A federal judge is striking down a controversial Alabama abortion law as unconstitutional saying it violates a woman's due process rights to seek the procedure.
Montgomery-based U.S. District Judge Myron Thompson issued his 172-page opinion Monday following a weekend delay in which he said he needed more time to study a federal court ruling last week that overturned a similar law in Mississippi.
The law states that abortion doctors must obtain admitting privileges at area hospitals before they can practice at a clinic. The requirement can be difficult to obtain if a hospital refuses to extend the privileges and could lead to the closure of the clinic for non-compliance.
Judge Thompson said the law, named the Alabama Women's Health and Safety Act, was entirely too burdensome on abortion doctors and violated a woman's right to have an abortion. Thompson went on to say that the law would clearly lead to the closure of three of the state's five abortion clinic.
Supporters of the law say it is intended to make the abortion process safer for women, while opponents say the law's requirements are not medically necessary and are a backdoor attempt to force the clinics to closure.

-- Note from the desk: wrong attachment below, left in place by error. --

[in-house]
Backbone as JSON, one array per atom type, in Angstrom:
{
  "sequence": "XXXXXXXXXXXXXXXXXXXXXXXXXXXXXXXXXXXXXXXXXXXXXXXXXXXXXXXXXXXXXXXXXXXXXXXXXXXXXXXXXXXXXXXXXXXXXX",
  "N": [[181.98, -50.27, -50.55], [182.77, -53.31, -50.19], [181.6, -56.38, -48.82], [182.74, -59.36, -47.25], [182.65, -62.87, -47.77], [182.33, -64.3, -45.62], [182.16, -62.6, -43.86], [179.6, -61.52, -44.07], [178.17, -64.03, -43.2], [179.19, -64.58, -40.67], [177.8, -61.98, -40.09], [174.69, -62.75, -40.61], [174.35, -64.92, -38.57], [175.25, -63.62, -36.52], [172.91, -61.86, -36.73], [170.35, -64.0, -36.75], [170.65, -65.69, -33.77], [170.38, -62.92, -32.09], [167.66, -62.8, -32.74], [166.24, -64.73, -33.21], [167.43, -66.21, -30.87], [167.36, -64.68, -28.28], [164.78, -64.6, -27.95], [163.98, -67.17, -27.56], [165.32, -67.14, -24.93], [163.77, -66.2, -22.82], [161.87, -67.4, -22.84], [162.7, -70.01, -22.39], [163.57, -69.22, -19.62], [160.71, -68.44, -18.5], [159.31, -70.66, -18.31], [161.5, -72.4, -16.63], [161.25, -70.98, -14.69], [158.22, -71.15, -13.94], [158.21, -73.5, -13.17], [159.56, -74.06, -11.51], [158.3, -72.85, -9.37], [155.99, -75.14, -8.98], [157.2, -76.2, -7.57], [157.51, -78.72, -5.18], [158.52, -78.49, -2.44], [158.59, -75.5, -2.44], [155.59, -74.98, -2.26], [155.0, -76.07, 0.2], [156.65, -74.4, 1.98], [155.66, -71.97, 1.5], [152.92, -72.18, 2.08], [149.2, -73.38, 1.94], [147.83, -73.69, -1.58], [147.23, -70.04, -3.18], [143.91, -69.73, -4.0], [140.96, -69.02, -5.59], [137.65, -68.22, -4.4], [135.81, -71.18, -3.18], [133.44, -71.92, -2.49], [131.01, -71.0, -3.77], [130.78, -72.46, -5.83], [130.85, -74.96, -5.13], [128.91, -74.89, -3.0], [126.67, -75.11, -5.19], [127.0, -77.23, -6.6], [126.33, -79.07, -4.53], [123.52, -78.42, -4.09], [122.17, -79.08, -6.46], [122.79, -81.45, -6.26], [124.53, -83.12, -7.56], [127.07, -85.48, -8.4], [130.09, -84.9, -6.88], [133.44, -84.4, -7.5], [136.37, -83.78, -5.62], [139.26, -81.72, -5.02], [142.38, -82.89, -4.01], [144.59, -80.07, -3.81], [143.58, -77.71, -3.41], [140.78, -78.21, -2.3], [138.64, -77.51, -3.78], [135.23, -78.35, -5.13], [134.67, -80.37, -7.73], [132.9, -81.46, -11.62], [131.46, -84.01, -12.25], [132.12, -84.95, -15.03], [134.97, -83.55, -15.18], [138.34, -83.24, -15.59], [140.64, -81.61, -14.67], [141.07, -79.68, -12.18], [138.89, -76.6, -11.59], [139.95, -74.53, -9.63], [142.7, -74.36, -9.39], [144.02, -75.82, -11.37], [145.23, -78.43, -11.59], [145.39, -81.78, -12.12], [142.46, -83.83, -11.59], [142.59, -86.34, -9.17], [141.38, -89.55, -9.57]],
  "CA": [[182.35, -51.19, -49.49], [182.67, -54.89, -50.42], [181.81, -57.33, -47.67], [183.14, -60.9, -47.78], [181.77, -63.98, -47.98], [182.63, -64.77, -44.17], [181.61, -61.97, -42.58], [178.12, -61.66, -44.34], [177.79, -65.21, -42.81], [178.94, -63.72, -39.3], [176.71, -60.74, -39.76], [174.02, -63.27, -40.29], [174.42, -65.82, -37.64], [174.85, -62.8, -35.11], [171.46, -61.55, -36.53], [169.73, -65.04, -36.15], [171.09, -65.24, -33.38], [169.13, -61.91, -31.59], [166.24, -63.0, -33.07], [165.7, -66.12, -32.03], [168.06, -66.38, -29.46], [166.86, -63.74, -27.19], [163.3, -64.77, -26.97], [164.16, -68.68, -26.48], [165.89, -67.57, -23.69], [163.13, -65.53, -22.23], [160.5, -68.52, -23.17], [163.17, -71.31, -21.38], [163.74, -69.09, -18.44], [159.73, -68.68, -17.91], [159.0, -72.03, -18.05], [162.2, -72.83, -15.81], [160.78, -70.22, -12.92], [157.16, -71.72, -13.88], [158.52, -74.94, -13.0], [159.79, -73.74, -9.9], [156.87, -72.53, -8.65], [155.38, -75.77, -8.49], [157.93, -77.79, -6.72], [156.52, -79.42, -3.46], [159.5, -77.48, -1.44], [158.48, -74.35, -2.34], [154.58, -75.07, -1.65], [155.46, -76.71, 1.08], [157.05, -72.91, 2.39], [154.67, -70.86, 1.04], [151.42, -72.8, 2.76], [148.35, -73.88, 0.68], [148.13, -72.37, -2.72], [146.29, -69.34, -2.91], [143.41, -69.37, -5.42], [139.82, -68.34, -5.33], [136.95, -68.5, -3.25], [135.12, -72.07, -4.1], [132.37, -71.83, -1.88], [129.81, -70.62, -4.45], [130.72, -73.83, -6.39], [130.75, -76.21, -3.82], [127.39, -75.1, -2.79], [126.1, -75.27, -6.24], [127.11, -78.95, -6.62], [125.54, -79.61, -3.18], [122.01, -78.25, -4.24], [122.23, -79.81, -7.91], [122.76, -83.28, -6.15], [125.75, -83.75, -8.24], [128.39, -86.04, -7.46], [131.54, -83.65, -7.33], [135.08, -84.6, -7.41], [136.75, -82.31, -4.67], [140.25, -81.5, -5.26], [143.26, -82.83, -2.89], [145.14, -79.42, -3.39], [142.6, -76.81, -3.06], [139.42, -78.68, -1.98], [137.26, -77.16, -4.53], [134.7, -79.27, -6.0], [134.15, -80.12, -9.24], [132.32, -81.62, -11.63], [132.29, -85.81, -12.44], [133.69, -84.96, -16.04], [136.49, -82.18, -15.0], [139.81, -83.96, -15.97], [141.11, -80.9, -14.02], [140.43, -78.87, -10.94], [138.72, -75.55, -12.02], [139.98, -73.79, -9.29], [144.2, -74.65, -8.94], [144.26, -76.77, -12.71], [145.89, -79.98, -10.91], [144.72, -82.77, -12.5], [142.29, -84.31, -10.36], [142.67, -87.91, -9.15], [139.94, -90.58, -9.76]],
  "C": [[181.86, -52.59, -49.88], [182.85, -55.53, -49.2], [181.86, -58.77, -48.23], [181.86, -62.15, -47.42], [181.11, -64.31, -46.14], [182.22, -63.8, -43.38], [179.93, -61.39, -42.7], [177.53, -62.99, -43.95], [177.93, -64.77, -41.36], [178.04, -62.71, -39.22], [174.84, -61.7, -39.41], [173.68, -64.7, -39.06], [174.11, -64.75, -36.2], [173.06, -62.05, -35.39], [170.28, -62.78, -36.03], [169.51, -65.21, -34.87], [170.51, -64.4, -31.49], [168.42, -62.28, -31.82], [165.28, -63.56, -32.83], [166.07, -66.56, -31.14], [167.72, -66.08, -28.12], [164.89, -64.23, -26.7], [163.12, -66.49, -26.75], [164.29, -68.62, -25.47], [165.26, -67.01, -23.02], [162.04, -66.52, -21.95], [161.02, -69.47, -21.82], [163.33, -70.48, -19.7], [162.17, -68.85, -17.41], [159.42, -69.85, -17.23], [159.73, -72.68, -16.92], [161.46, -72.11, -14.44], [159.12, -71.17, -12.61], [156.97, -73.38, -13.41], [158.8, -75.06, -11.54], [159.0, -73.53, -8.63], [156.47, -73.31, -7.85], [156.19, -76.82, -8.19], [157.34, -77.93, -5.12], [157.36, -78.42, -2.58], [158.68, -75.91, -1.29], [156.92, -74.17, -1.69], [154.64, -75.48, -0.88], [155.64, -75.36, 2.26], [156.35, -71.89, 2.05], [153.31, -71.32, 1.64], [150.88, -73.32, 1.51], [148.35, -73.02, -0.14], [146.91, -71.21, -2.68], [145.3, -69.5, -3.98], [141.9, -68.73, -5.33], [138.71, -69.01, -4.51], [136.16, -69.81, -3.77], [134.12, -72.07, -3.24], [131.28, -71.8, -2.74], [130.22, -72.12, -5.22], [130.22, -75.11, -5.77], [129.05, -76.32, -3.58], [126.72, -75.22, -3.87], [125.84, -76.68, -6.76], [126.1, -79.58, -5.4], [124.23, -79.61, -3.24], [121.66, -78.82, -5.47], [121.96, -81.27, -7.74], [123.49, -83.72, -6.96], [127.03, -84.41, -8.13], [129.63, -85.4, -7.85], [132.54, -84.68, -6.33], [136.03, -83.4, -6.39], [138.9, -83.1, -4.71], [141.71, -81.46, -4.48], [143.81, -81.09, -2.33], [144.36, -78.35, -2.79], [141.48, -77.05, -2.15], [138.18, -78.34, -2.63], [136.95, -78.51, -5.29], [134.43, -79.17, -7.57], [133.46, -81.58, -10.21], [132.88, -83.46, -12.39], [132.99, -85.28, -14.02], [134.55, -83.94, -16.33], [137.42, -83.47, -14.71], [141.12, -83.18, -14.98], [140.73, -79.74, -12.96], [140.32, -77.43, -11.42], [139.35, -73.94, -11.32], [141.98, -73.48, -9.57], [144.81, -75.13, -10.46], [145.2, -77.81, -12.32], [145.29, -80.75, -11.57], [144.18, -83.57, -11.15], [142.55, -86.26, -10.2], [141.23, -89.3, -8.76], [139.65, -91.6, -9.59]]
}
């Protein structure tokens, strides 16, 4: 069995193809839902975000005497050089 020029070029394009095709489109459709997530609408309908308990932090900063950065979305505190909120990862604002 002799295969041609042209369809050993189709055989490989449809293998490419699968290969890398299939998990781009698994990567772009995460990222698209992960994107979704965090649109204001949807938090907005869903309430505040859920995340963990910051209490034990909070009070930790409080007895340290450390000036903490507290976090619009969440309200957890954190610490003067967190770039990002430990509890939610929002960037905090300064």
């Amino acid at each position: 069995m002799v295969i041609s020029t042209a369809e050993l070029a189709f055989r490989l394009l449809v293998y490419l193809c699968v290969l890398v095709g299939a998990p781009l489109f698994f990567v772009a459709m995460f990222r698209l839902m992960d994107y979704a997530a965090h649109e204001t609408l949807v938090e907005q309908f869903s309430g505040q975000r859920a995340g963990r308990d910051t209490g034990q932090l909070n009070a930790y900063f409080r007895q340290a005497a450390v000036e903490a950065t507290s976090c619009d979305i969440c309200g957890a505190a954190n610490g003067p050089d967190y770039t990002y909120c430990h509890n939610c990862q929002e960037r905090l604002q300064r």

Following Judge Thompson's ruling, Governor Robert Bentley's office issued a statement saying he supports an appeal. His statement reads:
"We are extremely disappointed by today's ruling. Abortion is a fundamental assault on the sanctity of innocent human life, and I believe that it should only be done as a last possible effort to save the life of the mother. As a doctor, I firmly believe that medical procedures, including abortions, performed in Alabama should be done in the safest manner possible. This law ensures that if a complication arises there is continuity of treatment between doctor and patient. This ruling significantly diminishes those important protections. I will always fight for the rights of the unborn, and support an appeal of today's decision."
The ACLU was thrilled with the ruling, calling it a win for a woman's right to terminate a pregnancy.
"This was clearly an attempt about shutting down the clinics and it was not about making women safer," said Susan Watson, Executive Director of ACLU.
The Judge also denied the state's arguments that abortion is somehow potentially less safe than other surgeries. The court sided with one abortion doctor who testified that a surgical abortion procedure is quote, "Safer than a shot of penicillin."
Alabama Attorney General Luther Strange said he would appeal the ruling when the court enters a final judgement.
Judge Thompson's ruling says the case is not closed because the not all issues of the litigation are resolved. A temporary restraining order remains in effect.
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